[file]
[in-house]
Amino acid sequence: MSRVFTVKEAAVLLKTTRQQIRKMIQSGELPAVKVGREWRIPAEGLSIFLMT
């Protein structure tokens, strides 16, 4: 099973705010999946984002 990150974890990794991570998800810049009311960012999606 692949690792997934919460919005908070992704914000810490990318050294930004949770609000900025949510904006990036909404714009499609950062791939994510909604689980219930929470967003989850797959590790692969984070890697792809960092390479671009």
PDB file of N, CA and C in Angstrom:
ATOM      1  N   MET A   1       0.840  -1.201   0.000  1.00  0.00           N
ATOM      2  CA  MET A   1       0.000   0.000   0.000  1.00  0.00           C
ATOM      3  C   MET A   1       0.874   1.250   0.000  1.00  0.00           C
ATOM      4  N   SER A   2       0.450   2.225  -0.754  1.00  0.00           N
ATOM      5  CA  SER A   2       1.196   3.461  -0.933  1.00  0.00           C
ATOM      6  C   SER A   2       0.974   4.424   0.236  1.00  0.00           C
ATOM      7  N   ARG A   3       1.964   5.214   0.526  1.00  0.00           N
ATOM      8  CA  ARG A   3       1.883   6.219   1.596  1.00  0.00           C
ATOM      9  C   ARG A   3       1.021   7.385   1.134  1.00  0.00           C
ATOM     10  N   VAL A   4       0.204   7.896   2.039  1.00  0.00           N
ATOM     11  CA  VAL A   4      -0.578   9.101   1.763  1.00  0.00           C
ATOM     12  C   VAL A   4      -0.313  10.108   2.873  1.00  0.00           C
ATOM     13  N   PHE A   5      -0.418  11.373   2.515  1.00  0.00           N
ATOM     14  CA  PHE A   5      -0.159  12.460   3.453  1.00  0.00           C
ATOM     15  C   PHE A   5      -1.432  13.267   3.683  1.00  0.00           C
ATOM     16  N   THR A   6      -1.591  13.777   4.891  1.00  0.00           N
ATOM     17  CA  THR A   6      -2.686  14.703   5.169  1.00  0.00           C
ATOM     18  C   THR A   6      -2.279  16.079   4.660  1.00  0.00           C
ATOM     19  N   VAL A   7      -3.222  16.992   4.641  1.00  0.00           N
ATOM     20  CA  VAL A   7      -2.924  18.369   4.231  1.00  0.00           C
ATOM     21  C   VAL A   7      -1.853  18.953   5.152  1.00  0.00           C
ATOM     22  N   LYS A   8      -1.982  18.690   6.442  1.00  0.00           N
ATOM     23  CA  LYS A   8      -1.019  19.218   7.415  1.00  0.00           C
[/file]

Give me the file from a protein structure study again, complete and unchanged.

[in-house]
Amino acid sequence: MSRVFTVKEAAVLLKTTRQQIRKMIQSGELPAVKVGREWRIPAEGLSIFLMT
């Protein structure tokens, strides 16, 4: 099973705010999946984002 990150974890990794991570998800810049009311960012999606 692949690792997934919460919005908070992704914000810490990318050294930004949770609000900025949510904006990036909404714009499609950062791939994510909604689980219930929470967003989850797959590790692969984070890697792809960092390479671009």
PDB file of N, CA and C in Angstrom:
ATOM      1  N   MET A   1       0.840  -1.201   0.000  1.00  0.00           N
ATOM      2  CA  MET A   1       0.000   0.000   0.000  1.00  0.00           C
ATOM      3  C   MET A   1       0.874   1.250   0.000  1.00  0.00           C
ATOM      4  N   SER A   2       0.450   2.225  -0.754  1.00  0.00           N
ATOM      5  CA  SER A   2       1.196   3.461  -0.933  1.00  0.00           C
ATOM      6  C   SER A   2       0.974   4.424   0.236  1.00  0.00           C
ATOM      7  N   ARG A   3       1.964   5.214   0.526  1.00  0.00           N
ATOM      8  CA  ARG A   3       1.883   6.219   1.596  1.00  0.00           C
ATOM      9  C   ARG A   3       1.021   7.385   1.134  1.00  0.00           C
ATOM     10  N   VAL A   4       0.204   7.896   2.039  1.00  0.00           N
ATOM     11  CA  VAL A   4      -0.578   9.101   1.763  1.00  0.00           C
ATOM     12  C   VAL A   4      -0.313  10.108   2.873  1.00  0.00           C
ATOM     13  N   PHE A   5      -0.418  11.373   2.515  1.00  0.00           N
ATOM     14  CA  PHE A   5      -0.159  12.460   3.453  1.00  0.00           C
ATOM     15  C   PHE A   5      -1.432  13.267   3.683  1.00  0.00           C
ATOM     16  N   THR A   6      -1.591  13.777   4.891  1.00  0.00           N
ATOM     17  CA  THR A   6      -2.686  14.703   5.169  1.00  0.00           C
ATOM     18  C   THR A   6      -2.279  16.079   4.660  1.00  0.00           C
ATOM     19  N   VAL A   7      -3.222  16.992   4.641  1.00  0.00           N
ATOM     20  CA  VAL A   7      -2.924  18.369   4.231  1.00  0.00           C
ATOM     21  C   VAL A   7      -1.853  18.953   5.152  1.00  0.00           C
ATOM     22  N   LYS A   8      -1.982  18.690   6.442  1.00  0.00           N
ATOM     23  CA  LYS A   8      -1.019  19.218   7.415  1.00  0.00           C